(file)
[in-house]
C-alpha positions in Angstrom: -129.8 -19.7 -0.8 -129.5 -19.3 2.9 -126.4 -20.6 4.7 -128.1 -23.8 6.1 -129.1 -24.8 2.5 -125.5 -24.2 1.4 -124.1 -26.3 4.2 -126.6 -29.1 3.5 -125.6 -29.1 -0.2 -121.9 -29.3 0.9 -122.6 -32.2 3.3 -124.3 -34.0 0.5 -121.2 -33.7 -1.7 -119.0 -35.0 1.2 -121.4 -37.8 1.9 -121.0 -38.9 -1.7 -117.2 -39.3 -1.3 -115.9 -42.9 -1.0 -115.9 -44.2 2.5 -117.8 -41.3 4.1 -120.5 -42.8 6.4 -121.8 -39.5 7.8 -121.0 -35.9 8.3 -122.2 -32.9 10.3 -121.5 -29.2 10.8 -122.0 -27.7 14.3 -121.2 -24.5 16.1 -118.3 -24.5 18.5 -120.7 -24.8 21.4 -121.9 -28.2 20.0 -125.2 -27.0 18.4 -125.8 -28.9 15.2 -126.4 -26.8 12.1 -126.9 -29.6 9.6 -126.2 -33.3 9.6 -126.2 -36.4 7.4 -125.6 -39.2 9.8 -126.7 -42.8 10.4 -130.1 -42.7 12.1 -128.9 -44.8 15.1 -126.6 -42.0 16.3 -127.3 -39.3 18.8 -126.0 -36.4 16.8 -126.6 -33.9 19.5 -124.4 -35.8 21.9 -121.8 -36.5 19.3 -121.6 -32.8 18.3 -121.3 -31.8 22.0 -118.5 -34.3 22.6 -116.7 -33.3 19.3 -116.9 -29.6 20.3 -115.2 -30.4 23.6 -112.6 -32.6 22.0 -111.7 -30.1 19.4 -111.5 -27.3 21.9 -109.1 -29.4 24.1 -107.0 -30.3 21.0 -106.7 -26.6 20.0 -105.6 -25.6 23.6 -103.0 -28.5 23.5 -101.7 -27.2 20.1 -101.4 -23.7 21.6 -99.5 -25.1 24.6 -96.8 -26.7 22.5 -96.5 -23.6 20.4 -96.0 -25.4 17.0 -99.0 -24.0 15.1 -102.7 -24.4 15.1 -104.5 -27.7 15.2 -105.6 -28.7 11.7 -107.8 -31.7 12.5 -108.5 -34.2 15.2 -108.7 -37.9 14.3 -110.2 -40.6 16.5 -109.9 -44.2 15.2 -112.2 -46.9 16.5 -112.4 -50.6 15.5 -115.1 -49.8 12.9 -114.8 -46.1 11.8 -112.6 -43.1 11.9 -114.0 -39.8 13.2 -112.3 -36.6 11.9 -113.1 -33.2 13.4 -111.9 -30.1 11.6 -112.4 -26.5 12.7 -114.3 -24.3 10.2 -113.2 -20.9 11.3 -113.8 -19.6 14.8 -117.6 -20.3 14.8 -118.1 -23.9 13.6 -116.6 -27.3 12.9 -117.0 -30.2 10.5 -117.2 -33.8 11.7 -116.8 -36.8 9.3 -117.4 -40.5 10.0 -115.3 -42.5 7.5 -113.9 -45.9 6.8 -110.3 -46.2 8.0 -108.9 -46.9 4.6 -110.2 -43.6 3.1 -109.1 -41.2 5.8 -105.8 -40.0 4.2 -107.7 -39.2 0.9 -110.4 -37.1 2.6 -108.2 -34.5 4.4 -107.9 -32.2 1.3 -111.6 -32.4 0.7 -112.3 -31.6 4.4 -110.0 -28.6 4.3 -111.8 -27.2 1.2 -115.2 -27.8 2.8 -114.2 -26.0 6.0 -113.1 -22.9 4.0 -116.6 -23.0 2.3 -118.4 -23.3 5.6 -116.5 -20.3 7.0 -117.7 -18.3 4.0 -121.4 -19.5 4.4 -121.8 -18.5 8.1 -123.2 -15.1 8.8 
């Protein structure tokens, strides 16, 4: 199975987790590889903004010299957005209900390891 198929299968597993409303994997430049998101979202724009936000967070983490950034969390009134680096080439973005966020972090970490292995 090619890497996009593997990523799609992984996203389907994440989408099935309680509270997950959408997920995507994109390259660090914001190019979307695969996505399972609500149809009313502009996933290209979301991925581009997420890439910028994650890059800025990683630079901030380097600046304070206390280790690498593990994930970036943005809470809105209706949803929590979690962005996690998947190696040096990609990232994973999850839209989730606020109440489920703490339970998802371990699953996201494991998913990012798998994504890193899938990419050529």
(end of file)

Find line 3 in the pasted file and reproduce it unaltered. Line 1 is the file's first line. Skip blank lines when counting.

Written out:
């Protein structure tokens, strides 16, 4: 199975987790590889903004010299957005209900390891 198929299968597993409303994997430049998101979202724009936000967070983490950034969390009134680096080439973005966020972090970490292995 090619890497996009593997990523799609992984996203389907994440989408099935309680509270997950959408997920995507994109390259660090914001190019979307695969996505399972609500149809009313502009996933290209979301991925581009997420890439910028994650890059800025990683630079901030380097600046304070206390280790690498593990994930970036943005809470809105209706949803929590979690962005996690998947190696040096990609990232994973999850839209989730606020109440489920703490339970998802371990699953996201494991998913990012798998994504890193899938990419050529």